try {
eClass = pool.get(clzName);
} catch (NotFoundException e) {
shouldCreate = true;
if (shouldCreate) {
eClass = pool.makeClass(clzName);
eClass.setInterfaces(new CtClass[] {
pool.makeClass("EPInterface") });
try {
} catch (CannotCompileException e) {
try {
eClass.addMethod(CtNewMethod.make(impl, eClass));
StringBuffer sBuffer = new StringBuffer ();
sBuffer.append ("public java.util.Map processAll(java.util.Set set) {");
sBuffer.append ("System.out.println(\"In processAll\");");
sBuffer.append ("return java.util.Collections.EMPTY_MAP;");
sBuffer.append ("}");
eClass.addMethod (CtNewMethod.make (sBuffer.toString(), eClass));

} catch (CannotCompileException e) {
try {
clz = eClass.toClass();
} catch (CannotCompileException e) {

What the heck was it? The Invocable uses JavaAssist to create a new EntryProcessor on the fly. Now the last question is as Coherence is a self-healing system where new nodes can join and leave anytime, how to make sure new EP Classes are available to the new nodes? And the answer is a Custom NamedCache which also is the last piece in the puzzle. The class would look something like the following:

public class DynaEPCache extends WrapperNamedCache {

public Object invoke(Object oKey, InvocableMap.EntryProcessor agent) {
String name = agent.getClass().getName();
createEP (name, (String) CacheFactory.getCache("EPFeeder").get (name));
return super.invoke(oKey, agent);

public Map invokeAll(Collection collKeys, EntryProcessor agent) {

private void createEP (String name, String impl) {
if (impl == null) {
throw new RuntimeException ("EntryProcessor not created yet!");
DynaCUtil.createEP(name, impl);

A much more advanced implementation is sitting on my laptop that a pieces I will soon upload to http://sites.google.com/site/miscellaneouscomponents/Home. In the meantime just Enjoy!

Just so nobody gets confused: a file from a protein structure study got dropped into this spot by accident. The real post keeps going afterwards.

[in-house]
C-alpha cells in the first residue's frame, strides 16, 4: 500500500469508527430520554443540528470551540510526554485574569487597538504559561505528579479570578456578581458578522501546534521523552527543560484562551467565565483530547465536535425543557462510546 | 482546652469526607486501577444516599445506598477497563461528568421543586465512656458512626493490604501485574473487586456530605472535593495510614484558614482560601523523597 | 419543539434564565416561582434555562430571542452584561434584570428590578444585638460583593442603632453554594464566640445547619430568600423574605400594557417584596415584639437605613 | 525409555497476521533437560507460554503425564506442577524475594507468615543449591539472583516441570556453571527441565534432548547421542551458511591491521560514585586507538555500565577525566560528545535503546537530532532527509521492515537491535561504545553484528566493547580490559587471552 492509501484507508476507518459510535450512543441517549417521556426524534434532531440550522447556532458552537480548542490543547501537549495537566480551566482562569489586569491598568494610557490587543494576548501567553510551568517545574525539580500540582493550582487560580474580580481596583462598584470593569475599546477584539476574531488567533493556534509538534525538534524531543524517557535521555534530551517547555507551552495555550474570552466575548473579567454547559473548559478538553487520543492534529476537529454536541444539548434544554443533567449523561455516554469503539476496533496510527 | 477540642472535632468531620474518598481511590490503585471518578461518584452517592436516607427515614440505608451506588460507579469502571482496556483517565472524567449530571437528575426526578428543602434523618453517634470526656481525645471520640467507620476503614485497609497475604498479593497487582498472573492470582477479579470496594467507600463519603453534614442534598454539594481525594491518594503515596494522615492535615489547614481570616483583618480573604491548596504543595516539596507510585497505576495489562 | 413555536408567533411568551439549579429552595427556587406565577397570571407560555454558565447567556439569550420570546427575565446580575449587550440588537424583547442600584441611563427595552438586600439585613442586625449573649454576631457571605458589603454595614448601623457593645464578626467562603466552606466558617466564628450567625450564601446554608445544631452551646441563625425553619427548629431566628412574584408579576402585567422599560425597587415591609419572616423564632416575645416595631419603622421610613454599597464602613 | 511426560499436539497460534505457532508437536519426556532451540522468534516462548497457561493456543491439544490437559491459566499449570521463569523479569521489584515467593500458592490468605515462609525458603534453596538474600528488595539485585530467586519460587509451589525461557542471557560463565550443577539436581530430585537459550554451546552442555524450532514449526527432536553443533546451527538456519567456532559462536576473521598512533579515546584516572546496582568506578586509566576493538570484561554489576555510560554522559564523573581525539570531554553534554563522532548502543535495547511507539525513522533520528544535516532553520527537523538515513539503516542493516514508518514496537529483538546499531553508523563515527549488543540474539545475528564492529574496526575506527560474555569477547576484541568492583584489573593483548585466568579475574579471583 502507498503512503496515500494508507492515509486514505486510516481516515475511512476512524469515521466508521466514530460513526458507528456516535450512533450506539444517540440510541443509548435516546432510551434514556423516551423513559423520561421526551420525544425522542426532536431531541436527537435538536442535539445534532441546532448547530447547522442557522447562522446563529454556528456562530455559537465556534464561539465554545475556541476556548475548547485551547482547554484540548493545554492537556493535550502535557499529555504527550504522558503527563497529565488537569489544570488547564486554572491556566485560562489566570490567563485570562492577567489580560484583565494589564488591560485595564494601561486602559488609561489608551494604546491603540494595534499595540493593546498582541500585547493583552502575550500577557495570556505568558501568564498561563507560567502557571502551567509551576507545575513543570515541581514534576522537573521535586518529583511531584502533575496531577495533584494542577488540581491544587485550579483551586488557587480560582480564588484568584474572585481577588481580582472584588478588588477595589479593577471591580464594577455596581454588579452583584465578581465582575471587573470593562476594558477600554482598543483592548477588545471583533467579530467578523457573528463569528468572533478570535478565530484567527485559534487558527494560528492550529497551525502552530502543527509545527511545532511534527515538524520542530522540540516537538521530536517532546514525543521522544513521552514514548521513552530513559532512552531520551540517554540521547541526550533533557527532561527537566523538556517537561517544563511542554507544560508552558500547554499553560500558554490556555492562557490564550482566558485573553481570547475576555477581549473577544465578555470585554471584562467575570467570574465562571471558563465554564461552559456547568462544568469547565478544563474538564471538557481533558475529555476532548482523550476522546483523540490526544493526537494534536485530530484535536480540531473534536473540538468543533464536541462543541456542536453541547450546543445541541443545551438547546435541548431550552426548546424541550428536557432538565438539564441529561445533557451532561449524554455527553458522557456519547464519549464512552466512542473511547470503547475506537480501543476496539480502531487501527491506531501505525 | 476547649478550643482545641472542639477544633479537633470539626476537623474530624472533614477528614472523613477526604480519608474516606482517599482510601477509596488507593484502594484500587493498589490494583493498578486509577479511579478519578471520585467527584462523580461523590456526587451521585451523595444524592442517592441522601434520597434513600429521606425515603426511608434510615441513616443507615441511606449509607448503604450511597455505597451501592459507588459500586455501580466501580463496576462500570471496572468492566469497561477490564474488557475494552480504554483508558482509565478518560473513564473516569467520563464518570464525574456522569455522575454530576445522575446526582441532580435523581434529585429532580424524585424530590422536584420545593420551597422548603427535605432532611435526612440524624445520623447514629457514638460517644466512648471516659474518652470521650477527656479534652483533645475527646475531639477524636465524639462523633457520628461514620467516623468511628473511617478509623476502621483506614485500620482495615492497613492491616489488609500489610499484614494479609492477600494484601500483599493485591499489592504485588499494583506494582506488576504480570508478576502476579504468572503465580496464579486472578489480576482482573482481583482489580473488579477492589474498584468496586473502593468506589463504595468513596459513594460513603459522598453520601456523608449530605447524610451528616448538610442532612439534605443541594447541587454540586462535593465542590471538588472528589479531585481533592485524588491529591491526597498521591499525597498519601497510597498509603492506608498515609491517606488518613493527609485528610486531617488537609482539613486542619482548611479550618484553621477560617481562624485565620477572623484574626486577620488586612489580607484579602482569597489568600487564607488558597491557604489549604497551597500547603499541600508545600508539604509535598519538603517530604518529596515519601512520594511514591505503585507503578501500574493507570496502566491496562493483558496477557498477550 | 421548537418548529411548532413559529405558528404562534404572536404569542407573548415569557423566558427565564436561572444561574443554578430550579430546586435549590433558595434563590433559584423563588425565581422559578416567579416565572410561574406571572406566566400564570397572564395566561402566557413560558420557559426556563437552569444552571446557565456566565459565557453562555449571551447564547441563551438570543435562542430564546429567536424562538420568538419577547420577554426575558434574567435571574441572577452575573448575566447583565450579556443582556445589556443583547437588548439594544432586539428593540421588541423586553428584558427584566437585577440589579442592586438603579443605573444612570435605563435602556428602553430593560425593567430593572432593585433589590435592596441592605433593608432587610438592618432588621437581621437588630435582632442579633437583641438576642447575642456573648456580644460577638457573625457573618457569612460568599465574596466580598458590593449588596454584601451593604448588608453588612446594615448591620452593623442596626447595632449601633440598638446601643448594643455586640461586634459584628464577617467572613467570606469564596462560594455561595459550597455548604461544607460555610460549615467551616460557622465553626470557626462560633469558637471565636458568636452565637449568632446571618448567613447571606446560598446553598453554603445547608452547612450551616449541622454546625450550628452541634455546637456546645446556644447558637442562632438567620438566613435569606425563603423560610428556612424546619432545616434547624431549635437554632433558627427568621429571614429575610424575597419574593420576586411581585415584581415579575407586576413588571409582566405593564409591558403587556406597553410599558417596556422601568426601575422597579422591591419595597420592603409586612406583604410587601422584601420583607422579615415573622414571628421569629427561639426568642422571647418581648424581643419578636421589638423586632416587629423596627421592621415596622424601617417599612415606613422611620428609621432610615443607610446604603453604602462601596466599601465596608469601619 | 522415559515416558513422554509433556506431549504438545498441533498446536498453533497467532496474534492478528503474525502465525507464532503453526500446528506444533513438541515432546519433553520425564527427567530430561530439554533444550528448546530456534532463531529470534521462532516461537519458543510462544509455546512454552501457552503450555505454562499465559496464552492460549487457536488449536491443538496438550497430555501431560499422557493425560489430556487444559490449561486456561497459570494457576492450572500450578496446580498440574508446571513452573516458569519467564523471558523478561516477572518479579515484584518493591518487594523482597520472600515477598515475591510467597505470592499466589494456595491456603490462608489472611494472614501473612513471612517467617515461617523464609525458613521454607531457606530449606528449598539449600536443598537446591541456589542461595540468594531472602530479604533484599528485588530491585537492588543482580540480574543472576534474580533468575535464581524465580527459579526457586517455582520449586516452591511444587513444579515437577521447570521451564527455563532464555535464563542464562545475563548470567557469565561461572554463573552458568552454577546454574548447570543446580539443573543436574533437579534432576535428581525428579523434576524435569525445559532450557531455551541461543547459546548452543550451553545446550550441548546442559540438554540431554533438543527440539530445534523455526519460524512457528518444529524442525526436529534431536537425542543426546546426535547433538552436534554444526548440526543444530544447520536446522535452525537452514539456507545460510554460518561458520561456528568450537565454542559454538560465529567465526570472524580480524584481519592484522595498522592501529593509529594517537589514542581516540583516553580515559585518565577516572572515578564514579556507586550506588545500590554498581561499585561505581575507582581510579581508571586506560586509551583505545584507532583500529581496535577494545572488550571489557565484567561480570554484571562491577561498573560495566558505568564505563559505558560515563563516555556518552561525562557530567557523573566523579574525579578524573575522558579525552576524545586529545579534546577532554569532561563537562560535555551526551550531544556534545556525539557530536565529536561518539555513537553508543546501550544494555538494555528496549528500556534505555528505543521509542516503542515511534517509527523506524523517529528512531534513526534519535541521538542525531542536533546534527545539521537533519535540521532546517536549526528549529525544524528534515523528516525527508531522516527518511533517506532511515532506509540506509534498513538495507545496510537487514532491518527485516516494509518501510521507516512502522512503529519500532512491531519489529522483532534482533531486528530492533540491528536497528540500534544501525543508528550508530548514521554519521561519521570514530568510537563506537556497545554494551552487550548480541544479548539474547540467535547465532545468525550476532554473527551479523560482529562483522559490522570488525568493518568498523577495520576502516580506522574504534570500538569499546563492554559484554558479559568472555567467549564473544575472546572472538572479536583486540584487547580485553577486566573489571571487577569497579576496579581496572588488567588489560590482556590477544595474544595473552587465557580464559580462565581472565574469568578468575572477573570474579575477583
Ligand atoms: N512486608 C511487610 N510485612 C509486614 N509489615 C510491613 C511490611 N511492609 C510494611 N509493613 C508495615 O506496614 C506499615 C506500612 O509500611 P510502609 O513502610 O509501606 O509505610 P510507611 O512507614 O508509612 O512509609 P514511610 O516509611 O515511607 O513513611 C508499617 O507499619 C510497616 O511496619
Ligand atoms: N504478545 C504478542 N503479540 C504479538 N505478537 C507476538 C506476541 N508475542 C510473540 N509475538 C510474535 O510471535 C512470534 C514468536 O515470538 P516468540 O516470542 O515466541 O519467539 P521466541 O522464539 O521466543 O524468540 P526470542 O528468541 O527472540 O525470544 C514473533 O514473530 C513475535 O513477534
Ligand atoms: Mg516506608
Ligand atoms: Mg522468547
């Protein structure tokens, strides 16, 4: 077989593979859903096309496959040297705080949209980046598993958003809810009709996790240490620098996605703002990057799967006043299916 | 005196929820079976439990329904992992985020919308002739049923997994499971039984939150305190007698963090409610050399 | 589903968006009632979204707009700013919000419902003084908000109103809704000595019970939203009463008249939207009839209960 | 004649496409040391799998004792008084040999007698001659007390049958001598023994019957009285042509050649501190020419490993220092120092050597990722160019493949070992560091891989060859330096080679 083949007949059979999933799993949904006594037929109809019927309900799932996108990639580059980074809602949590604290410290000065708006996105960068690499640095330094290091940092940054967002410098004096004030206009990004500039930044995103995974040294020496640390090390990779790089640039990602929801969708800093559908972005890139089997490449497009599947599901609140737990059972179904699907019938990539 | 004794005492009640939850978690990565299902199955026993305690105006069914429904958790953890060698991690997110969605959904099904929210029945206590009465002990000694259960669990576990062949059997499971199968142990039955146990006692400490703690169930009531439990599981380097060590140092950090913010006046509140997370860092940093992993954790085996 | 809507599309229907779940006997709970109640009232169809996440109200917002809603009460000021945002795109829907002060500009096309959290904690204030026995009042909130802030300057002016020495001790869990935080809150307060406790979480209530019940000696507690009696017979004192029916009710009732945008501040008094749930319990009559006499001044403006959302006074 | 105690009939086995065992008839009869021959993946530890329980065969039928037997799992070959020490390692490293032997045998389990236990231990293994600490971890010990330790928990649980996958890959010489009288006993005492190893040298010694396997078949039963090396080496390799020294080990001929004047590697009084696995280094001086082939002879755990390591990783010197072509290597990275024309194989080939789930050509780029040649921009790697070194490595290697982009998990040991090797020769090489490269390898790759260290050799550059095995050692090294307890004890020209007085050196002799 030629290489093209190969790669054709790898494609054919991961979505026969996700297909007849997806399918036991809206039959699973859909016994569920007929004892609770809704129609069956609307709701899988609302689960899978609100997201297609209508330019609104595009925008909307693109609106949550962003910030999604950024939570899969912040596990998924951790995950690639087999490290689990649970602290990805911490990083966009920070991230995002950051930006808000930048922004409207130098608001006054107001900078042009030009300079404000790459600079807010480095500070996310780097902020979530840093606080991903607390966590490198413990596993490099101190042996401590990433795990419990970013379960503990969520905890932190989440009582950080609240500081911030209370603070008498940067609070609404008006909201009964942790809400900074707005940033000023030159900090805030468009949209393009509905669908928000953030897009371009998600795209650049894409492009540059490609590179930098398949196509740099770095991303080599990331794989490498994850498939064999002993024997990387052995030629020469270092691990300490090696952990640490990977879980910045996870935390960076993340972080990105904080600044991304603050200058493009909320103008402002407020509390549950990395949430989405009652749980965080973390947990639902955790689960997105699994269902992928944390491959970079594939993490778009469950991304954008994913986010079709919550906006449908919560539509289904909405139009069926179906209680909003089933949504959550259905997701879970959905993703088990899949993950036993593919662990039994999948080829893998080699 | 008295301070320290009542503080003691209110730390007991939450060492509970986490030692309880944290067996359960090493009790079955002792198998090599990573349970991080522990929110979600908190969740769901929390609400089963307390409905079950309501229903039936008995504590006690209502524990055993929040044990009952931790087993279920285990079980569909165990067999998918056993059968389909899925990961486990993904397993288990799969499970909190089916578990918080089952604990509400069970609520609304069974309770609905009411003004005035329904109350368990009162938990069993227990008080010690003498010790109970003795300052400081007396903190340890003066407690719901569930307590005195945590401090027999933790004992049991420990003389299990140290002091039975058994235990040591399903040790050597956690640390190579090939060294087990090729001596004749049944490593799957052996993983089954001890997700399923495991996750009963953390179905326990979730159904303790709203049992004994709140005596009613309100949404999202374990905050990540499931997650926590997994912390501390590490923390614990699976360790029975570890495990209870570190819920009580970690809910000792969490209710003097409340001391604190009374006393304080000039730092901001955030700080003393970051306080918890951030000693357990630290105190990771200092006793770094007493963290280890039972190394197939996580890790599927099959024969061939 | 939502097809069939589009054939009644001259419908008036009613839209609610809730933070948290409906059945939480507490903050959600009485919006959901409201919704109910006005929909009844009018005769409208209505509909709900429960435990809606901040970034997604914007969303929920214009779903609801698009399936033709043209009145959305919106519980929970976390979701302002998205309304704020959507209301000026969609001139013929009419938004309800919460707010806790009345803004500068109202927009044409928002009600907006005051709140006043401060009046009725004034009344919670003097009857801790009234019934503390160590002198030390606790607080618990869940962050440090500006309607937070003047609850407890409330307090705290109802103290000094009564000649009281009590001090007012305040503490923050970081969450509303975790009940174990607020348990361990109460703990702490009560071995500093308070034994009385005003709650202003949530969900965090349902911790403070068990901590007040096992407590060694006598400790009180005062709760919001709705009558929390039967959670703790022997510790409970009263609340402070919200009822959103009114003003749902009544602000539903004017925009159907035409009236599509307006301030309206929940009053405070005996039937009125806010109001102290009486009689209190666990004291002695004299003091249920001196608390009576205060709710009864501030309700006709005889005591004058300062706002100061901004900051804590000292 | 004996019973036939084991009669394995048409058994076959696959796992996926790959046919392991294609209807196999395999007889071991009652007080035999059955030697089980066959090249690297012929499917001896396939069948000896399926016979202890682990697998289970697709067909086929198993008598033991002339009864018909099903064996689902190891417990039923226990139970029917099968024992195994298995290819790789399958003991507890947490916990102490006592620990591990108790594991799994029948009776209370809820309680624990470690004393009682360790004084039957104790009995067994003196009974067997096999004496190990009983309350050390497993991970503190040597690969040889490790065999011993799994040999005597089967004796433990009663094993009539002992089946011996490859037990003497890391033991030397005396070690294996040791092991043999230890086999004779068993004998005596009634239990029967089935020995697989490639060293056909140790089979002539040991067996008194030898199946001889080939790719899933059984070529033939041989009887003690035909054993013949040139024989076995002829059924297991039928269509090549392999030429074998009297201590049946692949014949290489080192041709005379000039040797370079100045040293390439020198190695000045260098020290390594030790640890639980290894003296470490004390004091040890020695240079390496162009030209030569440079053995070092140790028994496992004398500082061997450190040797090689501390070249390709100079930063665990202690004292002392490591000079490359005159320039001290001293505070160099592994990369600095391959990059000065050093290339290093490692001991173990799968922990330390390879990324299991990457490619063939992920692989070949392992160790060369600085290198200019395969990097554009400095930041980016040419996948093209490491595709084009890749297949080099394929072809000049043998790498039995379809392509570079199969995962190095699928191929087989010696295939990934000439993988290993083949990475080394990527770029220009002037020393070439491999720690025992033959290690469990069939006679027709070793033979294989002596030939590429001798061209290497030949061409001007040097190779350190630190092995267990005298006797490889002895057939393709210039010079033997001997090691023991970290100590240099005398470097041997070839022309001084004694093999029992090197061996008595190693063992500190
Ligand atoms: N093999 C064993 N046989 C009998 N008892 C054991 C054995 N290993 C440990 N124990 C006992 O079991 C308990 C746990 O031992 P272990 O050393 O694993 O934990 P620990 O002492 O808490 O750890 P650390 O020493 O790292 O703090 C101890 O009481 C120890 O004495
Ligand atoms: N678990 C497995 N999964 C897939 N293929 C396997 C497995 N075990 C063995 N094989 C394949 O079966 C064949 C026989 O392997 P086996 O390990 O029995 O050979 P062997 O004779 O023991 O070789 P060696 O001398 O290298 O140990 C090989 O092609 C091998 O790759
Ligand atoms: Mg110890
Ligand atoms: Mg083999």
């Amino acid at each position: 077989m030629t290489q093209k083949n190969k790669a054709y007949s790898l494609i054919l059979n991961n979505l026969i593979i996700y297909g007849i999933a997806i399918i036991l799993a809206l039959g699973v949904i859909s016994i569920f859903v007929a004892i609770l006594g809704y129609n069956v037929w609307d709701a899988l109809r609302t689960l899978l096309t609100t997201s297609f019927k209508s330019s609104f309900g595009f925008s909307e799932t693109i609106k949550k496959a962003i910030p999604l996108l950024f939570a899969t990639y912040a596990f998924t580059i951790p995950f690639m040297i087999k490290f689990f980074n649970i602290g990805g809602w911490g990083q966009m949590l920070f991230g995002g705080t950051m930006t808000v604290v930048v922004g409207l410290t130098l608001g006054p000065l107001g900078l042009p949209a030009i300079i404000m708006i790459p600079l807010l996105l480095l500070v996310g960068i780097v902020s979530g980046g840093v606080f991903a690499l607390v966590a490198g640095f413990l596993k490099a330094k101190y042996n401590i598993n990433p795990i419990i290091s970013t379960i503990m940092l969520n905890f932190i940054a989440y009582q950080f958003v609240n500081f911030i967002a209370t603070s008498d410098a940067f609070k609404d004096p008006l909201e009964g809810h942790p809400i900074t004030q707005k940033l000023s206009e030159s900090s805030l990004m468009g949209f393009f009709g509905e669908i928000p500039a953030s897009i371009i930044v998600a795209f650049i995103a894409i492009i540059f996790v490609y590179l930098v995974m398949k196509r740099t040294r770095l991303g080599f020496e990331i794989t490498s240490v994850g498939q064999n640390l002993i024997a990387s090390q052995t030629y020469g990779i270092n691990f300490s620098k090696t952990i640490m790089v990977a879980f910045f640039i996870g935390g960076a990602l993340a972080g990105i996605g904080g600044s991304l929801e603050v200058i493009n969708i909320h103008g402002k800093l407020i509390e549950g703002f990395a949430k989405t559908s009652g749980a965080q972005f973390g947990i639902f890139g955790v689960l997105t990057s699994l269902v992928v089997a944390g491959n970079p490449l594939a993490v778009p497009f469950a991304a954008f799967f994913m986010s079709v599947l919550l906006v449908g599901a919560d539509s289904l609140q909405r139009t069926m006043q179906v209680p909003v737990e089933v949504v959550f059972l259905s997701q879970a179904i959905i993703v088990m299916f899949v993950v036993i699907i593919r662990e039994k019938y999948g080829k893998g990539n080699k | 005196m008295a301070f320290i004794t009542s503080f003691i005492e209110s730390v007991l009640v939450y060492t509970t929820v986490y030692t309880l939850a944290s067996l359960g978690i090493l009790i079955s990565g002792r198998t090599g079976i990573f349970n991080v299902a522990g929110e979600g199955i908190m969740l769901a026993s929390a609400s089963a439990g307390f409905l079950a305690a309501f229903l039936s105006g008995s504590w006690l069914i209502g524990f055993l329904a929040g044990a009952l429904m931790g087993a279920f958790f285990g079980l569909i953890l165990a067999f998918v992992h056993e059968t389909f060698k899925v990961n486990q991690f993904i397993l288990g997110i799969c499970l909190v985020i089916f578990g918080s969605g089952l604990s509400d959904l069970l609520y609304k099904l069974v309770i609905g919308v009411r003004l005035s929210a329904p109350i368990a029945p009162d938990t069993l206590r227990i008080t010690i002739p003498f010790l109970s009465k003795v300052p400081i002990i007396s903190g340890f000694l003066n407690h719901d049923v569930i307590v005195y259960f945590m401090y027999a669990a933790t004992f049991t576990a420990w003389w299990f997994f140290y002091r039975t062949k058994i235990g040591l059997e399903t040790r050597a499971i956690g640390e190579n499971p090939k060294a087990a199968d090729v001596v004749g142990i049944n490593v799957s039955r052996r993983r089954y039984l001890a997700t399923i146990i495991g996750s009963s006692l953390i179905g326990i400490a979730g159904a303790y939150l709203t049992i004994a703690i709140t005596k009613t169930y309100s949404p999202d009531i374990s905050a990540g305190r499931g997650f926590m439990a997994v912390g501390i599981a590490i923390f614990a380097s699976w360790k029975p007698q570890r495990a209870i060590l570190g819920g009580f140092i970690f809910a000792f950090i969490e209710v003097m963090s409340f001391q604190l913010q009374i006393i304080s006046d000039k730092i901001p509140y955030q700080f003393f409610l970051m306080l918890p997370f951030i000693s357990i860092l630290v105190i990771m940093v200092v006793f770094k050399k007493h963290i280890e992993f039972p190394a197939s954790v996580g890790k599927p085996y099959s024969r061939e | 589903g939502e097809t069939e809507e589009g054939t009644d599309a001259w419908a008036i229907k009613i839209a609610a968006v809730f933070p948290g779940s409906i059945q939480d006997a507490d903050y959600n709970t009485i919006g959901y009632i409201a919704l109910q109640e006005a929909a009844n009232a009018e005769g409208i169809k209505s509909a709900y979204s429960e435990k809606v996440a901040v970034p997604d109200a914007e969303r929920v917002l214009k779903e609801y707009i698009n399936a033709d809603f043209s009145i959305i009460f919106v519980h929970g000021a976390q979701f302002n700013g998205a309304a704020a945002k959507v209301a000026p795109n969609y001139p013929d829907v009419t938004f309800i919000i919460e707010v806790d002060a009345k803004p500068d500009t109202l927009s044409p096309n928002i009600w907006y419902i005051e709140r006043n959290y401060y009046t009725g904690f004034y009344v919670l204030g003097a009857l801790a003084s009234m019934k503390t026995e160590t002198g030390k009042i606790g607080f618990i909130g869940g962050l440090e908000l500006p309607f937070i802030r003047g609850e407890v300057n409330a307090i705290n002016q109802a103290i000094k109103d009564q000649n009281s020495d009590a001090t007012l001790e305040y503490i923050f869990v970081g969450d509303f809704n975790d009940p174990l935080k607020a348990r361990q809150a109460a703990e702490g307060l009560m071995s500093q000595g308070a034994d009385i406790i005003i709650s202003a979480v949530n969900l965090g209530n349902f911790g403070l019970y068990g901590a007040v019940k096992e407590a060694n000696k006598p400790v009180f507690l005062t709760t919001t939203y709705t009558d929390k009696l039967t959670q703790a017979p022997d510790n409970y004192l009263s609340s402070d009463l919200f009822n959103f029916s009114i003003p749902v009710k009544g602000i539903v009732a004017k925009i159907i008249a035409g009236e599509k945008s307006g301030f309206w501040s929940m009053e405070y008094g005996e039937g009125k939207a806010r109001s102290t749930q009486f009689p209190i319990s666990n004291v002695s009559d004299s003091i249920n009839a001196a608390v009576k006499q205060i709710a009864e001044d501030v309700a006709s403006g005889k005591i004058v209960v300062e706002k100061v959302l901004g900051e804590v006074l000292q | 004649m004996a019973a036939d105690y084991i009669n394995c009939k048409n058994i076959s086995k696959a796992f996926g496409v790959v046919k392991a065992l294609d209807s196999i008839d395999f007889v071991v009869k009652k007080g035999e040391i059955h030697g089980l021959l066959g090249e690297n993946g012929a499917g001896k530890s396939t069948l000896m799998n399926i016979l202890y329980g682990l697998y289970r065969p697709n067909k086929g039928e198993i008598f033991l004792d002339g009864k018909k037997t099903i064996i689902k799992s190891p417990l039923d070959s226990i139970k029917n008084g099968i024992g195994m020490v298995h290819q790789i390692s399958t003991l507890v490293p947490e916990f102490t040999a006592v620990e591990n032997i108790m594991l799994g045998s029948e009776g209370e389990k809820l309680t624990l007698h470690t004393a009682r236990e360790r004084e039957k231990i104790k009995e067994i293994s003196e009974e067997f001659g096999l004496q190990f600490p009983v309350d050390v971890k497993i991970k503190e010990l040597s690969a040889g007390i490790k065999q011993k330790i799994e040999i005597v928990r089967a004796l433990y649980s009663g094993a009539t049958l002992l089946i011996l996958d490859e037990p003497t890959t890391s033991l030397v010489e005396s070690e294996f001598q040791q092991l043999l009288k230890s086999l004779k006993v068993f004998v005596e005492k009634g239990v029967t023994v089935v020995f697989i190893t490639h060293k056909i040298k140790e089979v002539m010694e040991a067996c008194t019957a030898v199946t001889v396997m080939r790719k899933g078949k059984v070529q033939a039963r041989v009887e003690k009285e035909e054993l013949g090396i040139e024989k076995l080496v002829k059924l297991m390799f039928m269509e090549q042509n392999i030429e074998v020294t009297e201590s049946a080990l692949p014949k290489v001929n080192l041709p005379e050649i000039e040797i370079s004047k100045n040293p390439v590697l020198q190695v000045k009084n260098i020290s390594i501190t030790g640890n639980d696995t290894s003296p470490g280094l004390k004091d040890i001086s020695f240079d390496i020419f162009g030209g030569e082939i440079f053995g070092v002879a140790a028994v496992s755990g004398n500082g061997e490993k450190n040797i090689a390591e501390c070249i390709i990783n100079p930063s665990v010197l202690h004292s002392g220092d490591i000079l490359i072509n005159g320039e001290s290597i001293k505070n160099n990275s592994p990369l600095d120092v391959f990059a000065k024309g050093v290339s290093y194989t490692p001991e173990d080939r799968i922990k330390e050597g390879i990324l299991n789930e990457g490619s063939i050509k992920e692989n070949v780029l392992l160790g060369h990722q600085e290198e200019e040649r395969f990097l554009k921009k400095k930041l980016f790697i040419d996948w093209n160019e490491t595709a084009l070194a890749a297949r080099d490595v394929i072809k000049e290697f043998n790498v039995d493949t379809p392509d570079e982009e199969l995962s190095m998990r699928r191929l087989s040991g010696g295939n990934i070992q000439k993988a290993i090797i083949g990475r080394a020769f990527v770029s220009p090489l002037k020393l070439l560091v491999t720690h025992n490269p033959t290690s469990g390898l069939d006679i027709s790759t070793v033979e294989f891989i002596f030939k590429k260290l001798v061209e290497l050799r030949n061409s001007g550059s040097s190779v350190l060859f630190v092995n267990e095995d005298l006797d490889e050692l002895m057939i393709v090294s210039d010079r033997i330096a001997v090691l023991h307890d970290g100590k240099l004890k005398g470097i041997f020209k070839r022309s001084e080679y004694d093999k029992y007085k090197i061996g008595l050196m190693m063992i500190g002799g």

Why should I pay a single penny for Windows 7 upgrade from Vista?

I bought a Sony Vaio with Vista Home premium edition about a year ago. It looked good with new Apple-type interface and I brought it home. It did not take me long to find this was the worst OS Microsoft has ever produced. The most irks I got to find out that I could not VPN to my work network as it failed to connect. With no Vista support offered by my Company I was stuck and had to continue with my other very bulky Dell with XP. This weekend I had a chance to look at Windows(7) at a local BestBuy. It did not feel even a little different from Vista. Now Microsoft is asking for $129 upgrade fee for it. Why? When did I ever use my Vista properly at the first place? You sell me a buggy, practically non-working OS and then asking for a fee to get it fixed, if they have? Isn't this keeping Vista users hostage? Unless I shelve another $129 on top of a costly purchase that we already had made they do not have any other options. For me Windows(7) has already failed in the first week of its launch.